“When a man is tired of London,” Samuel Johnson famously wrote, “he is tired of life.” The same could be said of the London Design Festival, the sprawling multi-venue design extravaganza founded in 2003 to promote the city’s creativity. Running from September 14 to 22, it encompasses institutions as august as the Victoria & Albert Museum and neighbourhoods as hyper-cool as Shoreditch and King’s Cross. If anyone of any gender can somehow claim to be tired of the Festival, he or she has probably seen only a fraction of it.
Where to start? A good place is the venerable V&A, which has been collaborating with the LDF for more than a decade and this year hosts installations by the diverse likes of artists Do Ho Suh of South Korea and Tana West from Britain, Japanese architect Kengo Kuma and Canadian lighting star Matthew McCormick.
From there, one could head south to Chelsea (where Anthropologie is showcasing The World of Kaffe Fasset and Saatchi hosts I-MADE, London’s first exhibition solely dedicated to Italian design and manufacturing), east to Shoreditch (site of new installations by Paul Cocksedge, Lee Broom and Emily Forgot) or across the Thames to Bankside (where TATE EDIT will unveil an Alicja Patanowska installation called Plantation and various sound artists have created site-specific tracks inspired by the buildings and spaces located along the neighbourhood’s iconic Victorian railway viaducts).
There are four trade shows to take in, including 100% Design (running from September 18 to 22 at Olympia London and featuring a spotlight on Finnish design) and the London Design Fair (bringing together 550 exhibitors from more than 40 countries at East London’s Old Truman Brewery from September 19 to 22).
And then there’s the Global Design Forum, a series of talks by design luminaries including Vivienne Westwood, Yves Behar and Fabio Novembre.
If time, however, is limited, the LDF alone offers plenty of inspiration. Here are five must-see projects under the auspices of the Festival proper.
Located in the centre of Broadgate, bustling Finsbury Square will be transformed by Paul Cocksedge’s sinuous installation. Arranged as a flowing ring of scaffolding planks, Please be Seated combines seating and pedestrian space in a floral-like array, creating a new “heart” of activity.
“Every single aspect of the installation is tailored to its environment as well as the function it serves,” says Cocksedge. “The curves raise up to create backrests and places to sit, as well as space for people to walk under, or pause and find some shade. It walks the line between a craft object and a design solution. It occupies the square without blocking it.”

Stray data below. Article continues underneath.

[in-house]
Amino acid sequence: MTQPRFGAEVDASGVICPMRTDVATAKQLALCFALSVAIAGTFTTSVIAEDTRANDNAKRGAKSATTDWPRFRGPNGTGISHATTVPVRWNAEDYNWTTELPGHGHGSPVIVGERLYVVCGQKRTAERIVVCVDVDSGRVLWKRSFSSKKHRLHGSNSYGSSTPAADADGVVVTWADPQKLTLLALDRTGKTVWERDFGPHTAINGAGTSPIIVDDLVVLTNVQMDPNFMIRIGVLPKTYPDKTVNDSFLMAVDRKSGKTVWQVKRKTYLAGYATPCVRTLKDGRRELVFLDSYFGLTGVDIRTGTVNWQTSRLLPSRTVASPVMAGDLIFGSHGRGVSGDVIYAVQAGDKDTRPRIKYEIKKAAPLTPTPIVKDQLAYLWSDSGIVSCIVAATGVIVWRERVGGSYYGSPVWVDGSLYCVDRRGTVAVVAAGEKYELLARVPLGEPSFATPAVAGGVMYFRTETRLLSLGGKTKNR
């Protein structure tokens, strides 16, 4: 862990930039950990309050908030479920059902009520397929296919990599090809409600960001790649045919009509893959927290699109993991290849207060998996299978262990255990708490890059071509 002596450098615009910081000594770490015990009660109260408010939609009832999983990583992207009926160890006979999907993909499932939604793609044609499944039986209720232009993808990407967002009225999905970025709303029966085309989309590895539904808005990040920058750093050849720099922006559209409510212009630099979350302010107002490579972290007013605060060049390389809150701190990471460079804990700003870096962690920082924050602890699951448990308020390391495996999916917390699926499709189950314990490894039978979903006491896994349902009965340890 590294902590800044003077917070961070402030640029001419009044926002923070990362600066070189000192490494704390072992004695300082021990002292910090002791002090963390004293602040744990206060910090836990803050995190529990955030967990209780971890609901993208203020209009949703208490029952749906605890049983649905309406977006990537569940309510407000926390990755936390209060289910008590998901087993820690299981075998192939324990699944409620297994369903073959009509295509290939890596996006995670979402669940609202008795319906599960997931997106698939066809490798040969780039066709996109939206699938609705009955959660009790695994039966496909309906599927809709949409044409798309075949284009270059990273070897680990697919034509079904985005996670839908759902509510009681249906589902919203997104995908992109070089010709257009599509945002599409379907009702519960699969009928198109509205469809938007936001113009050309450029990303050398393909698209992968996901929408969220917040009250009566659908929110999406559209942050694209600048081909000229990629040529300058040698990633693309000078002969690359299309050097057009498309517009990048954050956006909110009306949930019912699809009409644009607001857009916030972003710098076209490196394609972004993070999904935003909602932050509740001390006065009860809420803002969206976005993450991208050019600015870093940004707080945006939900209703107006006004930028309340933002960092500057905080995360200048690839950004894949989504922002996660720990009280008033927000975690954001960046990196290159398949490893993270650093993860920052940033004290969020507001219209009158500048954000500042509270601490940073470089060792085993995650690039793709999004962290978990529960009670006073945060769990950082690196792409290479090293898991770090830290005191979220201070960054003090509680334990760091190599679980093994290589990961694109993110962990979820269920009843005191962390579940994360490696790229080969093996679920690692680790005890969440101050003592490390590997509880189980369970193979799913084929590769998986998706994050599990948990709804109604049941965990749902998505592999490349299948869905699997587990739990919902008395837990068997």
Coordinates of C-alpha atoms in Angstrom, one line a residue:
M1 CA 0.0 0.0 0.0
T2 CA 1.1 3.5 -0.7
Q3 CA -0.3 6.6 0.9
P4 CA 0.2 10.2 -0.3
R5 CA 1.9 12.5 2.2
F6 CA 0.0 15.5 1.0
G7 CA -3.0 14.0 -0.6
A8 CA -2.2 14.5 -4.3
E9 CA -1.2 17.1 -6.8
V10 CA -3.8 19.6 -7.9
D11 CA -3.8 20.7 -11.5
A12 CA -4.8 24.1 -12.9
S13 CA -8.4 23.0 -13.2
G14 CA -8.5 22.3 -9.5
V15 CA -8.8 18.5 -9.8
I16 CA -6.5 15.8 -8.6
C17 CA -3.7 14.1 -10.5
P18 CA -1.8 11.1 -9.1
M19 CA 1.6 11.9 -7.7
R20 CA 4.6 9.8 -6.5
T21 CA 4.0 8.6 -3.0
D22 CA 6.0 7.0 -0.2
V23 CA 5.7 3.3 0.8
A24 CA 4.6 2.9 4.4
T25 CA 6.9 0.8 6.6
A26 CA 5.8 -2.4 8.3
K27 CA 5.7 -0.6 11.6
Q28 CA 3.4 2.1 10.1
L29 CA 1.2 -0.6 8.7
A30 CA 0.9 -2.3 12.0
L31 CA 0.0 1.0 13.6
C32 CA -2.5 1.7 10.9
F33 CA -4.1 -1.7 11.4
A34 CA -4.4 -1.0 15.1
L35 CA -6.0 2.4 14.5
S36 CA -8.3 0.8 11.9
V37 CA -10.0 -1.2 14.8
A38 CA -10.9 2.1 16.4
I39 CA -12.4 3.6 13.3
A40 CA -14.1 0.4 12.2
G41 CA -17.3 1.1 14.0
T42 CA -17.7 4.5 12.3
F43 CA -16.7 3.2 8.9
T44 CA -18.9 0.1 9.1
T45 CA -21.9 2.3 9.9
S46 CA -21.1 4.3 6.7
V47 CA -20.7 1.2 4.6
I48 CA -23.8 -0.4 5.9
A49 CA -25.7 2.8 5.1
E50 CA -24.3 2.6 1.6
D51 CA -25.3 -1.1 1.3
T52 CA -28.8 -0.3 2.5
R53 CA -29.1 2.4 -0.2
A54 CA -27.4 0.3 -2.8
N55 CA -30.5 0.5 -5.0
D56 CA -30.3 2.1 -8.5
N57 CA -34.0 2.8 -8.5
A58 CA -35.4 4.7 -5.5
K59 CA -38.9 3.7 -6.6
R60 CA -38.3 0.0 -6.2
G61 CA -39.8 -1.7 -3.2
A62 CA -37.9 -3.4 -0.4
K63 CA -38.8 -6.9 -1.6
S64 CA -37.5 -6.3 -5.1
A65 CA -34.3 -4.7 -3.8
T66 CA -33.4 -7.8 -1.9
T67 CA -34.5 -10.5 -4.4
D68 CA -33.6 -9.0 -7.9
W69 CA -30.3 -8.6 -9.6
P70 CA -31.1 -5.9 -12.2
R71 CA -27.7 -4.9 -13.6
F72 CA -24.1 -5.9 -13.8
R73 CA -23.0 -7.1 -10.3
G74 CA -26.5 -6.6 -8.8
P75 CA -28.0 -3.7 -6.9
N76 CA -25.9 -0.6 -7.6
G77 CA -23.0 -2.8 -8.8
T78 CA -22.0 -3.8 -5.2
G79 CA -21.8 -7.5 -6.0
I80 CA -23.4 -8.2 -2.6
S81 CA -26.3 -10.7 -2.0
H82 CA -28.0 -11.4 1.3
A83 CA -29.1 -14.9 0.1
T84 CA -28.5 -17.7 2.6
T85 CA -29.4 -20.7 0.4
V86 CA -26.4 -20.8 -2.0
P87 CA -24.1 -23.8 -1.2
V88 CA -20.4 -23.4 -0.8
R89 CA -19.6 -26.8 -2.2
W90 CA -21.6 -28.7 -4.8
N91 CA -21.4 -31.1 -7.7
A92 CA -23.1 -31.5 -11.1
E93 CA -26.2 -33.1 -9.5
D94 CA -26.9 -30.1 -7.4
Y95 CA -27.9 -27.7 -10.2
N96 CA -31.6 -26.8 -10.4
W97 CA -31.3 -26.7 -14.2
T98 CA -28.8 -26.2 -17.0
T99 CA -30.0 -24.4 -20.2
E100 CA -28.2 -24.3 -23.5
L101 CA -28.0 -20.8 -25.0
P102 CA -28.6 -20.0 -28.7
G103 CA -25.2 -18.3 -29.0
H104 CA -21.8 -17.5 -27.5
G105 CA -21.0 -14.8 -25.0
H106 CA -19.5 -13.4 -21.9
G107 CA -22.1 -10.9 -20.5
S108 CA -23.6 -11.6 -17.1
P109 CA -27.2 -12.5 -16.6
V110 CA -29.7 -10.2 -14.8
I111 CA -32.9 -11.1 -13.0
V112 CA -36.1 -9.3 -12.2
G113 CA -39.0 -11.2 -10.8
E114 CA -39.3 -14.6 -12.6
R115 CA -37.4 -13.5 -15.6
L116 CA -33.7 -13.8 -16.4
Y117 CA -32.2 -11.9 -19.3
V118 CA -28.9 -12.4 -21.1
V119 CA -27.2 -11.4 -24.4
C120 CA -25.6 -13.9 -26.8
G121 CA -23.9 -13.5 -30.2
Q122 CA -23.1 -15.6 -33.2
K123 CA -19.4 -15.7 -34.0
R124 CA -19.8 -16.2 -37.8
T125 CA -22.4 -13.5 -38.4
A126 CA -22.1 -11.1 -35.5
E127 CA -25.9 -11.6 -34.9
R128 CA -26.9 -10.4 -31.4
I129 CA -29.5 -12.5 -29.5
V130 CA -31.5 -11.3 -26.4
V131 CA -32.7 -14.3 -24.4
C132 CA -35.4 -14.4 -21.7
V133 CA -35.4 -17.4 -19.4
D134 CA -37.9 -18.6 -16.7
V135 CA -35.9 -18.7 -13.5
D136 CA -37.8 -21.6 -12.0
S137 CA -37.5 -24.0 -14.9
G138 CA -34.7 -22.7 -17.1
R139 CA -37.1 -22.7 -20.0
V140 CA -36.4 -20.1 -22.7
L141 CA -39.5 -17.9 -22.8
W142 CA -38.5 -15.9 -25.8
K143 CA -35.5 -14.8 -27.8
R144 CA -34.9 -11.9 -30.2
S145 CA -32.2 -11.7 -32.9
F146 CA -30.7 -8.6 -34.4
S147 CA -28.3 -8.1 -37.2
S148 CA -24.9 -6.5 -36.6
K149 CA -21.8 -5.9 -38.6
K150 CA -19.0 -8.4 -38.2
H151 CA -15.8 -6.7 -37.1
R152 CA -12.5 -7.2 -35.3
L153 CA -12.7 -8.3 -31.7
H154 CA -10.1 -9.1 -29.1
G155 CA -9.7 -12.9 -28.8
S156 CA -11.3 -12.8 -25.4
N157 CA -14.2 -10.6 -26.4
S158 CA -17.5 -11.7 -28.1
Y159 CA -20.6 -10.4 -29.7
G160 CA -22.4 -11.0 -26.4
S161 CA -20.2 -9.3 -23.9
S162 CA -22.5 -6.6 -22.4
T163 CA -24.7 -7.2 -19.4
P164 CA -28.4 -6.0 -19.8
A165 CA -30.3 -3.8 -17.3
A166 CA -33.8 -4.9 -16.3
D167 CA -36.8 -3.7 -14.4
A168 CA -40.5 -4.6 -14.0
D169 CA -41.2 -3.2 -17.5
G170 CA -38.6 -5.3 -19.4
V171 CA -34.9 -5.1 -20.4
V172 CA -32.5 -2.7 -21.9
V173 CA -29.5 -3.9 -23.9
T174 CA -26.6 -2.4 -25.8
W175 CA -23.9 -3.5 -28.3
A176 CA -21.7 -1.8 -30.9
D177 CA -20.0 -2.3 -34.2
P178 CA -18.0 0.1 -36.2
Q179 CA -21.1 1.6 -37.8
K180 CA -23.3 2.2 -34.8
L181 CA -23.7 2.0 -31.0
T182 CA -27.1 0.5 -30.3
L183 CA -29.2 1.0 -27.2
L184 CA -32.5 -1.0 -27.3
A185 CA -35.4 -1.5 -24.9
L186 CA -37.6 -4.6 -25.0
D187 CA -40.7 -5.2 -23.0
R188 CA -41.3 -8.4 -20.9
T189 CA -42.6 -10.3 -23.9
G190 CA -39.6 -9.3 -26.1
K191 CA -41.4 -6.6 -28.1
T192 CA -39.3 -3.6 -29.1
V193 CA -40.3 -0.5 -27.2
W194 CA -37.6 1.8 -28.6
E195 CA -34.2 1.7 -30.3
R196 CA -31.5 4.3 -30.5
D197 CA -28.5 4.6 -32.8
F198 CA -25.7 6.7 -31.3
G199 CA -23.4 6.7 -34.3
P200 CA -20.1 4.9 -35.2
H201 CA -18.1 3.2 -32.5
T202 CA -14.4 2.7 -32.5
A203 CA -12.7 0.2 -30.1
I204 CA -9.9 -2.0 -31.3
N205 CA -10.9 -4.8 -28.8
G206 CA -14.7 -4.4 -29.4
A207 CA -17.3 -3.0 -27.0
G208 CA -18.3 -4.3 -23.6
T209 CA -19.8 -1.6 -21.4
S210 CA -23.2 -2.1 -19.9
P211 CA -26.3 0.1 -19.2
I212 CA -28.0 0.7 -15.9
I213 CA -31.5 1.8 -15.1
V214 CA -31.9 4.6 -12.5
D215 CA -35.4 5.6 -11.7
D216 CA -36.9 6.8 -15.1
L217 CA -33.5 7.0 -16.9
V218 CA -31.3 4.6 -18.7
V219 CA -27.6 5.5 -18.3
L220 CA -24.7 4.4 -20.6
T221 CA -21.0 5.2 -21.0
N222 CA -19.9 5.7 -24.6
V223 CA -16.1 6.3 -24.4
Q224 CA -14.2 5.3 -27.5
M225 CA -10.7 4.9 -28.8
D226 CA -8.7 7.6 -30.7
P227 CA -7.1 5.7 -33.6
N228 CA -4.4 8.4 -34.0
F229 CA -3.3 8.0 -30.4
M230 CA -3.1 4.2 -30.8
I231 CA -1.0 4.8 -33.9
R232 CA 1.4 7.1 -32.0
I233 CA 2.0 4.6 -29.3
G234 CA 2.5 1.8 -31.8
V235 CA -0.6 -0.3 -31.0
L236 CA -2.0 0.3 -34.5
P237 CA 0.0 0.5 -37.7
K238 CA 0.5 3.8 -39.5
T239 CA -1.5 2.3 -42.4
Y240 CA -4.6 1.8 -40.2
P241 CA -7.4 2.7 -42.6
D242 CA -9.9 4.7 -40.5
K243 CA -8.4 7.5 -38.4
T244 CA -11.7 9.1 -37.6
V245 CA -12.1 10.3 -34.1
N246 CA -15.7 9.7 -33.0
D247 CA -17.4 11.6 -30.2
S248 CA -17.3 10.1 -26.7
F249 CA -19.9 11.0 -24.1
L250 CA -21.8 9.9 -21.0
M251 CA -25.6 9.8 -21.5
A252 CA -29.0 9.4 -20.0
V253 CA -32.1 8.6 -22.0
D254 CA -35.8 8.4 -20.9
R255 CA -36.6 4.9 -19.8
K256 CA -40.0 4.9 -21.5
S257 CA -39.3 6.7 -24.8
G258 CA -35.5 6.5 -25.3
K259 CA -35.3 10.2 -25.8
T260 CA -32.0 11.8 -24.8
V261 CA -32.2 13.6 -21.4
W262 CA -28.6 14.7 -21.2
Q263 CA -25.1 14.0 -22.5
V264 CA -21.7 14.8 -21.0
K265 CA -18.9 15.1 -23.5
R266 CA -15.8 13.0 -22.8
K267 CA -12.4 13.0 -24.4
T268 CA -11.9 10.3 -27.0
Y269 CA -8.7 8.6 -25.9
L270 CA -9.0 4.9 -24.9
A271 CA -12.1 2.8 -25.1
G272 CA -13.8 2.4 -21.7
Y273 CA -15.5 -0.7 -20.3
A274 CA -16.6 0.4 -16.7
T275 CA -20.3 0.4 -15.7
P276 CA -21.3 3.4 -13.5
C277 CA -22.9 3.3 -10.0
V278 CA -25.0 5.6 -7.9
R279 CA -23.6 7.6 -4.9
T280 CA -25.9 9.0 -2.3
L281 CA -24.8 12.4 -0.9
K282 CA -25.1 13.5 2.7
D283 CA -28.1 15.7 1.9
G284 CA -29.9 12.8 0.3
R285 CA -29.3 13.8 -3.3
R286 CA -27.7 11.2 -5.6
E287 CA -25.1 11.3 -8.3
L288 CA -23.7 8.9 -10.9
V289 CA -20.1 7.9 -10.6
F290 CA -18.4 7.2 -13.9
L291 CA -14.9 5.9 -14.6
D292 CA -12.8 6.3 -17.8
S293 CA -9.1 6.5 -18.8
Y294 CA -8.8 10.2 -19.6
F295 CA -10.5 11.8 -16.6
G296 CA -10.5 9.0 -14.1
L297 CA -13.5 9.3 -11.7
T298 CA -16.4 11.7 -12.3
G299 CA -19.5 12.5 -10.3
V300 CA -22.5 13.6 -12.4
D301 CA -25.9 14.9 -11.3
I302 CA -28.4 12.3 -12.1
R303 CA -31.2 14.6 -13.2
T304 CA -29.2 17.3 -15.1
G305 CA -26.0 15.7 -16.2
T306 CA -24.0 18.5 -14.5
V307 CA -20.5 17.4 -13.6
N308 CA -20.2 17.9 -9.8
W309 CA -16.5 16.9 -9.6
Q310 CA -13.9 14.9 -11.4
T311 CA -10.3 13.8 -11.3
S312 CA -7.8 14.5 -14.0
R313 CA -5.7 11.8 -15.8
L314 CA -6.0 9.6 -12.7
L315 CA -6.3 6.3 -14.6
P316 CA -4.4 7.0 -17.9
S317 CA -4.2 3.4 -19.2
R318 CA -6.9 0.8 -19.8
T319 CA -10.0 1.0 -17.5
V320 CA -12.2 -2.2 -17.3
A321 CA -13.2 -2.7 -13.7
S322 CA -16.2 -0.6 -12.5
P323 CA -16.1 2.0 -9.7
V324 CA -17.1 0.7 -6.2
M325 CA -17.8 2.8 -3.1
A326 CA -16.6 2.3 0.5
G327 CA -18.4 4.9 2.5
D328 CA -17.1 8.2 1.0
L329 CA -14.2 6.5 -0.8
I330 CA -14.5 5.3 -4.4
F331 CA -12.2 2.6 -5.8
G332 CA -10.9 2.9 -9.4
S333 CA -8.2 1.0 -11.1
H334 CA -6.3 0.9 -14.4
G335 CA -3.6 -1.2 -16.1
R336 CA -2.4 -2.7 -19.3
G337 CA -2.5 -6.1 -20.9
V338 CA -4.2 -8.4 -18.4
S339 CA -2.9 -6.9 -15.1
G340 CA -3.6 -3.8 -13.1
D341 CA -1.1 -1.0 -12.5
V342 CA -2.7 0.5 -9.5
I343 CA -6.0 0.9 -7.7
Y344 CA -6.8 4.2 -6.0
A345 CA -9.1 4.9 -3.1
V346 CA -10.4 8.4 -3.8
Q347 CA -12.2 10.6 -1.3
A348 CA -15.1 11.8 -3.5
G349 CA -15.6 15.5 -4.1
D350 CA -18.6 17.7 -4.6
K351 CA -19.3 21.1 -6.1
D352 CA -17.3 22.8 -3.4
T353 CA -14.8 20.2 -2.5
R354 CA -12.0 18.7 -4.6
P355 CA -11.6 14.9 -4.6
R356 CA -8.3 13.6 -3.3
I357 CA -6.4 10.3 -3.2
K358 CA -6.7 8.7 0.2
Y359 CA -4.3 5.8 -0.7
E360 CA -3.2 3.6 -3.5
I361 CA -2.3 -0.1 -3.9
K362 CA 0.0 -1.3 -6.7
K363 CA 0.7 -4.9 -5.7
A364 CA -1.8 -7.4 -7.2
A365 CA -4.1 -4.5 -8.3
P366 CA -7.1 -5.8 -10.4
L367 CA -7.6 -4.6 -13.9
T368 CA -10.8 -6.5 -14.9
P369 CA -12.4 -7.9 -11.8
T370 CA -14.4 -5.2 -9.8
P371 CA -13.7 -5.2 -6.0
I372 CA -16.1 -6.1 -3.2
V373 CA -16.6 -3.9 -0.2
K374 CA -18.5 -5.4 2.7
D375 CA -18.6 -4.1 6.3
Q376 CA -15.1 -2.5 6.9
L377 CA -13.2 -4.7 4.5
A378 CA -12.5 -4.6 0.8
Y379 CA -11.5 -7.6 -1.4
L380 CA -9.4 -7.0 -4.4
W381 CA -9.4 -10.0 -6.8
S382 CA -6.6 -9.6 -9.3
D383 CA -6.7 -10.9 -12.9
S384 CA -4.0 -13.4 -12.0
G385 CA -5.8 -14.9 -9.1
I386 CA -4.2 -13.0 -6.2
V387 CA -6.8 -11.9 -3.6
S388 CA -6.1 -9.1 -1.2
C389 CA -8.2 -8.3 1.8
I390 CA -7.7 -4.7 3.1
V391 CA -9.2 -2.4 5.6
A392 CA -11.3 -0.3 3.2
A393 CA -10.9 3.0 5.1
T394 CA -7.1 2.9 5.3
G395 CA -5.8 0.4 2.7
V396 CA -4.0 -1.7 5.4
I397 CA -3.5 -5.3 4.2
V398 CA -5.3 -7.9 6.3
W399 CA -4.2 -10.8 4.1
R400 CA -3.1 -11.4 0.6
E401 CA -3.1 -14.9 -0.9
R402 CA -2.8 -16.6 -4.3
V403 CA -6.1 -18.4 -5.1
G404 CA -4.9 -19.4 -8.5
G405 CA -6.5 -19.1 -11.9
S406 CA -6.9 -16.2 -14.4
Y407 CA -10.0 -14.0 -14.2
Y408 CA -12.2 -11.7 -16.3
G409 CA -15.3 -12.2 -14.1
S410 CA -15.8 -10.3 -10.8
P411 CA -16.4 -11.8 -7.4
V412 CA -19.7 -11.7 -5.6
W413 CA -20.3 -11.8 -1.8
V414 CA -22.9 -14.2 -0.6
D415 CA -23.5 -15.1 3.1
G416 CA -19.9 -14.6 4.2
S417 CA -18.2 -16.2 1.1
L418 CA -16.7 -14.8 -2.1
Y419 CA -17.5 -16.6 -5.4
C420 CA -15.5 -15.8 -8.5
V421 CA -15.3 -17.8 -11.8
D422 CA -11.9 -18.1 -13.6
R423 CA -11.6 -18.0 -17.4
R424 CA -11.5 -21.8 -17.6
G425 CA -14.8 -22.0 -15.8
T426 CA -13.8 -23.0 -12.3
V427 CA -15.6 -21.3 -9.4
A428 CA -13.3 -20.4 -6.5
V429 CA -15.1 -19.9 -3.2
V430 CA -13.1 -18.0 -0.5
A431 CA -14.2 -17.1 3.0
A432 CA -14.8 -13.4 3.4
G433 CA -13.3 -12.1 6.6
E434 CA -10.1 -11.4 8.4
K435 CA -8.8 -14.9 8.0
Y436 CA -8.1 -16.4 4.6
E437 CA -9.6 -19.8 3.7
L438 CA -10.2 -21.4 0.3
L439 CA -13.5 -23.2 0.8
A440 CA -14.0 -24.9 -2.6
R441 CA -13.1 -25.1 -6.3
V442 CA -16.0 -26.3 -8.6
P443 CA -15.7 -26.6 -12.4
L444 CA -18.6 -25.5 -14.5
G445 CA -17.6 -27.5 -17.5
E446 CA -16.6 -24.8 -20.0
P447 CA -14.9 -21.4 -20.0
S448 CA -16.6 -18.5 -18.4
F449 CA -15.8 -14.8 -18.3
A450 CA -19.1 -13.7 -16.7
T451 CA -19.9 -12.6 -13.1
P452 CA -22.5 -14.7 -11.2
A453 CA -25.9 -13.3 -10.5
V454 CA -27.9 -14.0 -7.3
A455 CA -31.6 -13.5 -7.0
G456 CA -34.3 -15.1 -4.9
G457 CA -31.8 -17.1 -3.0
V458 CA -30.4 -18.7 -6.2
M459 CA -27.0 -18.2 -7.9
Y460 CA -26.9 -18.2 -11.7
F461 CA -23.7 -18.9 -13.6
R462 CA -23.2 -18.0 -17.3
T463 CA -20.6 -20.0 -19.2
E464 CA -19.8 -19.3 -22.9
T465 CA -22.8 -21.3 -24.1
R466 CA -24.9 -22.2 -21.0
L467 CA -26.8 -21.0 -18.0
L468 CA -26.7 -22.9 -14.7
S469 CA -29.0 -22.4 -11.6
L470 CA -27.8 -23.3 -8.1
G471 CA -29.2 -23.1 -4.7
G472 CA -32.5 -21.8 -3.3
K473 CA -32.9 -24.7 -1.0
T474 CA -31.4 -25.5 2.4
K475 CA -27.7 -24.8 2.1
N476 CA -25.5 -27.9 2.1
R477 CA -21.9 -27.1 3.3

Hovering over the V&A’s grand entry space, Jacob’s striking two-way mirrored cube greets visitors with an unsettling intensity. Animated by a motion graphic, the installation conjures the seemingly infinite vastness of the oceans – as well as the swathes of discarded plastics that riddle them, a pressing global issue that Jacob addresses with a disconcerting beauty. As soon as they enter the space, visitors are absorbed into a haunting yet emotionally empowering aura, lodging the crisis behind the installation firmly in mind and body.
Designed as a gateway to Coal Drop Yards, the former King’s Cross industrial site revamped by Thomas Heatherwick into a new shopping and dining hub, Gamper’s playful installation consists of a false discotheque facade made of multi-coloured wood veneer by the century-old company Alpi. Evoking a Potemkin village, the massive trompe-l’oeil structure offers a fresh take on traditional cladding material from the Italian Alps while maintaining a low carbon footprint. All of the materials used by Gamper are either waste products, recycled or slated for repurposing.
A meditation on the effects of climate change, Canadian designer Matthew McCormick’s experiential exhibit Avalanche is a dauntingly impressive evocation of today’s ecological realities. Featuring dimmed lighting, narrow corridors and reflective black walls, the installation aims to provoke self-awareness about how to change the environment. As small groups of visitors navigate the space, McCormick’s ambiance of entrapment draws a provocative parallel between the struggle of exiting the installation and overcoming the climate crisis of our time.
Demond Melancon and the architecture collective Assemble have teamed up with the V&A for a very special addition to the museum’s Tapestries Gallery. Showcasing the wondrous suits worn by New Orleans’ famed Mardi Gras Indians, the exhibit illuminates the hand-sewn beadwork that forms an important part of the city’s Black masking culture. Based in New Orleans’ Lower Ninth Ward, Melancon is widely known for his work depicting actual and imagined events among Africans and Americans. Inspired by Indigenous people, enslaved Africans and influential historic figures, it maintains a conversation with representations of Black people across the global diaspora – a dialogue that continues here.
If you take in only a few of the offerings during the 2019 London Design Festival, make sure these five are among them.